Bankruptcy around the World: Explanations of Its Relative Use
AbstractThe law and finance literature highlights the role of investor rights in financial development, firm corporate governance, and financing patterns. For a panel of 35 countries, we investigate how bankruptcy use relates to countries' creditor rights and judicial efficiency. Bankruptcies are higher in countries with more creditor rights, except for a "no automatic stay on assets" provision. Higher judicial efficiency is associated with more bankruptcies and appears as a substitute with more creditor rights. Although only a first step, our findings suggest creditor rights are complex, balancing prioritization of claims, ex ante risk-taking incentives, and an efficient resolution of distressed firms. Copyright 2005, Oxford University Press.
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Bibliographic InfoArticle provided by Oxford University Press in its journal American Law and Economics Review.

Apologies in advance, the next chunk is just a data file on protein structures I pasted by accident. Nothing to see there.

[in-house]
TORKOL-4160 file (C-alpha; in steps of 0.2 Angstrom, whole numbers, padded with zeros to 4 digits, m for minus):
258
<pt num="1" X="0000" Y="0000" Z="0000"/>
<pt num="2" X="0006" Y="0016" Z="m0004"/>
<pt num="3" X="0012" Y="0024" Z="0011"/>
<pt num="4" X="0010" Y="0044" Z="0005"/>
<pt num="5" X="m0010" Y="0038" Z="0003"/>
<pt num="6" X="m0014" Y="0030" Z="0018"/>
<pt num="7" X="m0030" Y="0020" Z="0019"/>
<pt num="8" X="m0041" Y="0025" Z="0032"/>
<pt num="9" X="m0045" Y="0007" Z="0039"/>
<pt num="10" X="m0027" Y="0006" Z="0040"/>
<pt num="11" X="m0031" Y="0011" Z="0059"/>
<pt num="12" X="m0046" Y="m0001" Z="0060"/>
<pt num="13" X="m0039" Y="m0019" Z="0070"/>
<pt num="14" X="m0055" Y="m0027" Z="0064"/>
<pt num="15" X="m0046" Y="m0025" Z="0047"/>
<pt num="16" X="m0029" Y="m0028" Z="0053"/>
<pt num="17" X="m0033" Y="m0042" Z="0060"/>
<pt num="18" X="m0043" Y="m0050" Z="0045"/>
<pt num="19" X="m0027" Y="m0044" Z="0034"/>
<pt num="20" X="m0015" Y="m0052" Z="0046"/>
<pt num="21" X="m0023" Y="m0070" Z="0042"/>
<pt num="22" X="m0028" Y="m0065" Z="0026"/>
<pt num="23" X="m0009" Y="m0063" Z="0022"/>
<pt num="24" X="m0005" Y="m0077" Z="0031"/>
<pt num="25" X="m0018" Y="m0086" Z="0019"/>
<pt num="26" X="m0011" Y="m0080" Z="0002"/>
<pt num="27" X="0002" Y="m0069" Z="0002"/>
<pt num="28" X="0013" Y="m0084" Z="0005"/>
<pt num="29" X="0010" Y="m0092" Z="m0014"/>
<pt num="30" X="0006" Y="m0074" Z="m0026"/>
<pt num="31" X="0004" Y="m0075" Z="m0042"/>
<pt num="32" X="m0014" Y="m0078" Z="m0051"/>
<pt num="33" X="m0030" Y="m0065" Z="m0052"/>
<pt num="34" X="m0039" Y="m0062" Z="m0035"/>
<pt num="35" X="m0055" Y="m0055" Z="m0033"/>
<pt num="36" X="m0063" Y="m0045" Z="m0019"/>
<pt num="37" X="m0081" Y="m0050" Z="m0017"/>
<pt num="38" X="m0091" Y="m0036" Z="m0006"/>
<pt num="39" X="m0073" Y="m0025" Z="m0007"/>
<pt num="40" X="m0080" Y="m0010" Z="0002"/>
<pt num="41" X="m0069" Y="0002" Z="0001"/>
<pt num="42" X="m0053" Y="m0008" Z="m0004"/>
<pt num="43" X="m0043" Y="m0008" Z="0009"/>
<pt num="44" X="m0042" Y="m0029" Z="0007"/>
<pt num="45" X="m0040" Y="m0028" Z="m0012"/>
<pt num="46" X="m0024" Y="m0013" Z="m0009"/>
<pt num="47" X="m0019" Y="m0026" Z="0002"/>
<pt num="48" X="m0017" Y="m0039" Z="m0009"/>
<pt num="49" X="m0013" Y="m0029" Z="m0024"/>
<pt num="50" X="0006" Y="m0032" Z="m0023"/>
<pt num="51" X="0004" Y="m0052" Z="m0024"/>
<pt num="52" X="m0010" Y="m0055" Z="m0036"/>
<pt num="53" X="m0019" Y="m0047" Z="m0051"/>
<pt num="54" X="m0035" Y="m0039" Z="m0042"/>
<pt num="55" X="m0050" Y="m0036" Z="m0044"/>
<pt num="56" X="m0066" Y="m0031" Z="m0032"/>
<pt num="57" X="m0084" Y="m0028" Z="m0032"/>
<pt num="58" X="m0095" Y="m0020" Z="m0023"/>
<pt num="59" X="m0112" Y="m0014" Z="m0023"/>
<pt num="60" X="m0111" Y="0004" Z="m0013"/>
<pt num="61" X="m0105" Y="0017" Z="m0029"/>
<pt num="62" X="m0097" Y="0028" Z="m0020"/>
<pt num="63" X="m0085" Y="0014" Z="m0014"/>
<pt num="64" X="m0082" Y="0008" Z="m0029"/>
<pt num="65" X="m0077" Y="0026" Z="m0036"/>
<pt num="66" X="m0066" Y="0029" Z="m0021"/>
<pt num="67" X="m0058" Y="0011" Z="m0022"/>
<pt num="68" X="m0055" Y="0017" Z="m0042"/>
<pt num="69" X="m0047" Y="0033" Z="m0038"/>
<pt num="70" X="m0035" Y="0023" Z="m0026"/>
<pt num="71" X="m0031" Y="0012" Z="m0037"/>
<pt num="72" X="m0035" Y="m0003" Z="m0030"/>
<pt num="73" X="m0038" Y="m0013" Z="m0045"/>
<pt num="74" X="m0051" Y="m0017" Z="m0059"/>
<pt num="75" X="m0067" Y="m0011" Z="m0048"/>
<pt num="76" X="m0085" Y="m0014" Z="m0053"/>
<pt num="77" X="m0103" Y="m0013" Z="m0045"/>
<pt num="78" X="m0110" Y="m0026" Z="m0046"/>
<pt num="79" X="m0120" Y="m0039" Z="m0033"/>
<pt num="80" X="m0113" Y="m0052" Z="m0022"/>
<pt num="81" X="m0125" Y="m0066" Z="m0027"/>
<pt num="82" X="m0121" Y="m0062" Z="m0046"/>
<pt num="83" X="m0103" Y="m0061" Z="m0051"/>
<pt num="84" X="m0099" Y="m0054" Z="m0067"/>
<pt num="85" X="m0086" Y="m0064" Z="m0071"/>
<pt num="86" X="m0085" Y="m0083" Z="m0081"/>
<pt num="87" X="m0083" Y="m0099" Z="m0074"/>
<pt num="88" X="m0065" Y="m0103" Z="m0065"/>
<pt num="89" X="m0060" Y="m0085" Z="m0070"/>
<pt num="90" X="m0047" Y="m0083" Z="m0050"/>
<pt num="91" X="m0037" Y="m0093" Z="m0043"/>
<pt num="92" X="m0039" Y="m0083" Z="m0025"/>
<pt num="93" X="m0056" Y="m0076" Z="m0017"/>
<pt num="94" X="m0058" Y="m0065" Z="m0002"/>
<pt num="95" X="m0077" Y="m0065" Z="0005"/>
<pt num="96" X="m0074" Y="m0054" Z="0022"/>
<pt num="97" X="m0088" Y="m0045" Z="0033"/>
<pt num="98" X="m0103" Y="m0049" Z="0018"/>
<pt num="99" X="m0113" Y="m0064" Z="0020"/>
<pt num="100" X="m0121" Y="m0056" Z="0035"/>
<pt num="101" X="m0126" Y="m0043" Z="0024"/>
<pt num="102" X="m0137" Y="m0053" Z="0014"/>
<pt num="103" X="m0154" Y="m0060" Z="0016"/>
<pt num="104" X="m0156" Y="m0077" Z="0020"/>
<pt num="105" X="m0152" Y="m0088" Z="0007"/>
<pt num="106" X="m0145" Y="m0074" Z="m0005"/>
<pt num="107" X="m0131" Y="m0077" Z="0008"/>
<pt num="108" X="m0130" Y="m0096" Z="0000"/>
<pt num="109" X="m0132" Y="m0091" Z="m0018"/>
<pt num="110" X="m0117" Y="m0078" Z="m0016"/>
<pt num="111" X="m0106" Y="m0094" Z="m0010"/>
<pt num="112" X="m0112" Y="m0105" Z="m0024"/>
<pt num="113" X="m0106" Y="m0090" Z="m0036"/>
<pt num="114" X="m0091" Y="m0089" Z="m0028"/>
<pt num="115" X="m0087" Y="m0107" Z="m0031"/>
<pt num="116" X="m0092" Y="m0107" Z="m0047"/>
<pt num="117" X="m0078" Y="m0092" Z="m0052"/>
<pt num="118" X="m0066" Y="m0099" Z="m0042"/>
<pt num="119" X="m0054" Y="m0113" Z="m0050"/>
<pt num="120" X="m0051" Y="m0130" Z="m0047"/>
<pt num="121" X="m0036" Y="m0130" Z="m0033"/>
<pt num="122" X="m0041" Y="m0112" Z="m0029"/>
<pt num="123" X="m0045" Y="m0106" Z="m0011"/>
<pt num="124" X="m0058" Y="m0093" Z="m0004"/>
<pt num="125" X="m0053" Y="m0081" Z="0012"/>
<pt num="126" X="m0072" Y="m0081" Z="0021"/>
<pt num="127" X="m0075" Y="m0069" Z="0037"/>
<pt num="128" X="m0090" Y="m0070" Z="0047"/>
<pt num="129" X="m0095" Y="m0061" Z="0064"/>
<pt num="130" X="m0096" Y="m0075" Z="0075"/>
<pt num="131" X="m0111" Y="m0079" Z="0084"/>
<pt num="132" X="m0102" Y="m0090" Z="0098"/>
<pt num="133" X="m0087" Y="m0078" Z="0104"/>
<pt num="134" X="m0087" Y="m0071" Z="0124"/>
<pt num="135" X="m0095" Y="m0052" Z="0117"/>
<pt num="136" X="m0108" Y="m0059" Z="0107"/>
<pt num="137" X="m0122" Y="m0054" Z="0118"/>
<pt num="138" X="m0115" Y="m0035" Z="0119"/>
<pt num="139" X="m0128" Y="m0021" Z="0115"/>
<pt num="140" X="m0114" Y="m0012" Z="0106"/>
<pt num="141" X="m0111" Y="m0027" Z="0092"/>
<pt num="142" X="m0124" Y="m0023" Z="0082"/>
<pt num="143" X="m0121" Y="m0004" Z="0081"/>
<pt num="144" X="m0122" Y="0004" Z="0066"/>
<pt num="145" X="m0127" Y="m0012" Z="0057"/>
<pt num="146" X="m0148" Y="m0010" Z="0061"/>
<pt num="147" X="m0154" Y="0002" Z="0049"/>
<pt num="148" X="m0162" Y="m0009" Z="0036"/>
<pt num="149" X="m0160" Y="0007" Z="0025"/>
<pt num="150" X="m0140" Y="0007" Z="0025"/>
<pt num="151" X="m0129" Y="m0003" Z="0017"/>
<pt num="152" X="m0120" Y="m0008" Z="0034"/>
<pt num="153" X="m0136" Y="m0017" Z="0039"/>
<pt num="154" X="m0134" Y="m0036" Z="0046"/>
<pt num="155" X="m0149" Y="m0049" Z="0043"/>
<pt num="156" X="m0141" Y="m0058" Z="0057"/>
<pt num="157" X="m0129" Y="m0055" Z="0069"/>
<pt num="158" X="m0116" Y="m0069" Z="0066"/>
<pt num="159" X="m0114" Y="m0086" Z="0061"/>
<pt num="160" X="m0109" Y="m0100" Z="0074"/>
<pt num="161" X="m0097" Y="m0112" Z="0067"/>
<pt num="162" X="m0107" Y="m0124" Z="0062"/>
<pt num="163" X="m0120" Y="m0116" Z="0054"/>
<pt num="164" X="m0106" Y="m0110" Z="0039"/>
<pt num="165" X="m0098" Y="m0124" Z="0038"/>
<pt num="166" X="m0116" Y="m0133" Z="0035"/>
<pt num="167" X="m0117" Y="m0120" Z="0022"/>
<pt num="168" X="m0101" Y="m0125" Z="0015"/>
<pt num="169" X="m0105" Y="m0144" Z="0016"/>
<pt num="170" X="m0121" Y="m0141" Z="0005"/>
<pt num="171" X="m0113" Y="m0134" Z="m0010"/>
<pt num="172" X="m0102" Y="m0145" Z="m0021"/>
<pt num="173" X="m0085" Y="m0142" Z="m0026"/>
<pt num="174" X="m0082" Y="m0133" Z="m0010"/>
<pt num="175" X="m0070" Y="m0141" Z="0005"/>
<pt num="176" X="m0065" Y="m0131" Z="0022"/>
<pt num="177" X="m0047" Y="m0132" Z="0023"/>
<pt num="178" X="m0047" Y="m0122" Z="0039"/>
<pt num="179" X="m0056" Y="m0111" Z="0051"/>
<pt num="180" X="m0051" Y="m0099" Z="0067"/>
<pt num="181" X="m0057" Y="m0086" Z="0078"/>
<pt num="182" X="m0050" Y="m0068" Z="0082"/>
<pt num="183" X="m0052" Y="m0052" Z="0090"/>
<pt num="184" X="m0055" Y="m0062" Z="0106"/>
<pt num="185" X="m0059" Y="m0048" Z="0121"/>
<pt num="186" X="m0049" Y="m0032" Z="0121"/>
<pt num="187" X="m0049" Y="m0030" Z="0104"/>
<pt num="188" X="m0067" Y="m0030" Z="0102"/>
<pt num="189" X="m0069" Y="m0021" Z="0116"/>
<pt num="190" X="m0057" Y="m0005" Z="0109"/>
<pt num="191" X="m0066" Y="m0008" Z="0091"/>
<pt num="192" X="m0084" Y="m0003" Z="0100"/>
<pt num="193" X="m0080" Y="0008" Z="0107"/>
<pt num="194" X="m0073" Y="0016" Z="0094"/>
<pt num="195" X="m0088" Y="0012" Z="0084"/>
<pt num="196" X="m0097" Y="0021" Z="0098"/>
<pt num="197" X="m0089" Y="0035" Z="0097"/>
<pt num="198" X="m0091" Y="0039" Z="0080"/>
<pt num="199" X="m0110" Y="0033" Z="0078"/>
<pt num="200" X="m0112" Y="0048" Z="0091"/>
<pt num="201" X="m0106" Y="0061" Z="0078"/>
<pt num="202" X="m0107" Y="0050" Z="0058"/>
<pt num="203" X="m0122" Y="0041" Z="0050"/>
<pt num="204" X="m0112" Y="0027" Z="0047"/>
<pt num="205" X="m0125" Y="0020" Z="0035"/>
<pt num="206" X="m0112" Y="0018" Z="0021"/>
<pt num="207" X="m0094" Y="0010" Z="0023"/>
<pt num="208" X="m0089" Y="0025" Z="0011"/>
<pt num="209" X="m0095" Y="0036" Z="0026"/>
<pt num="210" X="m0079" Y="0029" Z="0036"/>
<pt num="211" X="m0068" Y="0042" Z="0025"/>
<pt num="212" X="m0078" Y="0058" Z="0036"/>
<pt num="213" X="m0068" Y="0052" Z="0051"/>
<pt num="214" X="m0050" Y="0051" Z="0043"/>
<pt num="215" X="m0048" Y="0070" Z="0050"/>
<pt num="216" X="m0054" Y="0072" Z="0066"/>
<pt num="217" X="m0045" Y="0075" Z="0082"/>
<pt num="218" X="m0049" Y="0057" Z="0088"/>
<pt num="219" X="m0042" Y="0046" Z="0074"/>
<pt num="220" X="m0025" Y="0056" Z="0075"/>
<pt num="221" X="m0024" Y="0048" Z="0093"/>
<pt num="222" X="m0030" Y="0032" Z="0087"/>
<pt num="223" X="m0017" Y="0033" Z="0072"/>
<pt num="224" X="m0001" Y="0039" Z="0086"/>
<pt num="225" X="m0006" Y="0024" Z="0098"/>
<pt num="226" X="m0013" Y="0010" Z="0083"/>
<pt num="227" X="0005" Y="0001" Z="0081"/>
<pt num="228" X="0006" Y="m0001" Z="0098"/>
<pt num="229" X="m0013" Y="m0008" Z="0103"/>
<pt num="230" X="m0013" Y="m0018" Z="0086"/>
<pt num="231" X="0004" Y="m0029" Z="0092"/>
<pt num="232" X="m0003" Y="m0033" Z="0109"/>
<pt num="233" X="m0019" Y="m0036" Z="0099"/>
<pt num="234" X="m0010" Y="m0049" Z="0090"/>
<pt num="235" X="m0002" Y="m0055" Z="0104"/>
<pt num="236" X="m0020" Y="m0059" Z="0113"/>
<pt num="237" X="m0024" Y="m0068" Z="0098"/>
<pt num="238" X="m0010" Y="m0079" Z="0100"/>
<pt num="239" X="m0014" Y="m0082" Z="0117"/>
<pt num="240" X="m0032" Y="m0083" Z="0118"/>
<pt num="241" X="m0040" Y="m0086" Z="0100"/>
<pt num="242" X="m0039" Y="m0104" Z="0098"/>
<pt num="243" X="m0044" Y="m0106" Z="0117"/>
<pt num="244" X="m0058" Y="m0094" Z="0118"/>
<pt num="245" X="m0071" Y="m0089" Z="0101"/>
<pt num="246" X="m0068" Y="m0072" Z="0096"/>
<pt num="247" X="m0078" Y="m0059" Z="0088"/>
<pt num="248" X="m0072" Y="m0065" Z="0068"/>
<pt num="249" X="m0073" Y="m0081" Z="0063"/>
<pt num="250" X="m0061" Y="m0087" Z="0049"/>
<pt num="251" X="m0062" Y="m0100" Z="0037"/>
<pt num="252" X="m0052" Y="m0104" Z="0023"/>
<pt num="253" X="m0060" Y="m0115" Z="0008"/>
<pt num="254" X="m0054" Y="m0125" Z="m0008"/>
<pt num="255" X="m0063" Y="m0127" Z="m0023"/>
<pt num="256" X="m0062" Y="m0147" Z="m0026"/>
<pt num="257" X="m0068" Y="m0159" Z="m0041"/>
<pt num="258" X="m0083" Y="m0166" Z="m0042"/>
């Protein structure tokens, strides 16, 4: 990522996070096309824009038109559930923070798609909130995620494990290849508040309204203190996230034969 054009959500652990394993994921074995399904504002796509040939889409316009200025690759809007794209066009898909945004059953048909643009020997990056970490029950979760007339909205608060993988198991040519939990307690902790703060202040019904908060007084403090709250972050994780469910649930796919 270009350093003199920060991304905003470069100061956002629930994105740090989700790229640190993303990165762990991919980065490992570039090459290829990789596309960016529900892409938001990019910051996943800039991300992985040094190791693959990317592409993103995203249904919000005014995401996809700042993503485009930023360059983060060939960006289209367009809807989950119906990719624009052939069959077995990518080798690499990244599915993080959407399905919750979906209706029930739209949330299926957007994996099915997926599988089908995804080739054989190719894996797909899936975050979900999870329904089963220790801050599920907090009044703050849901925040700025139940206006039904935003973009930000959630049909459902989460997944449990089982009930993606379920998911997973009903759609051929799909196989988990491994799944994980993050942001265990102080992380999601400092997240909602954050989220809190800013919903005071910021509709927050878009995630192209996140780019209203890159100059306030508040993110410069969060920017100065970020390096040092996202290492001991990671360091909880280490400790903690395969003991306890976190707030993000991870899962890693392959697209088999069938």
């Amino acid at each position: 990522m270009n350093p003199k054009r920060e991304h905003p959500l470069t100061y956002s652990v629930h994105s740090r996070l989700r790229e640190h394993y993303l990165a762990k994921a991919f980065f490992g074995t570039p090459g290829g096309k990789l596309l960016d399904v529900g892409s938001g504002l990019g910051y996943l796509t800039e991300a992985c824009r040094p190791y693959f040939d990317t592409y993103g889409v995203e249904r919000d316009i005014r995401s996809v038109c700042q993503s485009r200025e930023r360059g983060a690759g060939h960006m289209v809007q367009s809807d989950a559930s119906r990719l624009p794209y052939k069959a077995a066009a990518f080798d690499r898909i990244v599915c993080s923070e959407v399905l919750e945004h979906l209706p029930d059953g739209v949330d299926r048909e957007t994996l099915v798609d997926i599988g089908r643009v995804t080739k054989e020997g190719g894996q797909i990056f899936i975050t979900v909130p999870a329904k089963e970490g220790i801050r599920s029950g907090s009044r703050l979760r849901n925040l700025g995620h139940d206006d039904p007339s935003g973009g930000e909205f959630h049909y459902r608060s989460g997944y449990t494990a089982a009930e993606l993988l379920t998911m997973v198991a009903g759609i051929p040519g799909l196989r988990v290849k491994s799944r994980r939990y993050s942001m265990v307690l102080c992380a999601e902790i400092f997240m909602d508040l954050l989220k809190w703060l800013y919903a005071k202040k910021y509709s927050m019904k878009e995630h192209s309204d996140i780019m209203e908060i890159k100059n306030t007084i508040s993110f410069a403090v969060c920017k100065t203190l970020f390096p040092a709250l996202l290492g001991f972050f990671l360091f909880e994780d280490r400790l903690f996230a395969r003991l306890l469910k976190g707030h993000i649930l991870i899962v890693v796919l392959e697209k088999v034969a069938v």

Volume (Year): 7 (2005)
Issue (Month): 1 ()
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Other versions of this item:
- Claessens, Stijn & Klapper, Leora F., 2002. "Bankruptcy around the world - explanations of its relative use," Policy Research Working Paper Series 2865, The World Bank.
- Claessens, Stijn & Klapper, Leora F., 2002. "Bankruptcy around the World: Explanations of its Relative Use," CEI Working Paper Series, Center for Economic Institutions, Institute of Economic Research, Hitotsubashi University 2002-17, Center for Economic Institutions, Institute of Economic Research, Hitotsubashi University.
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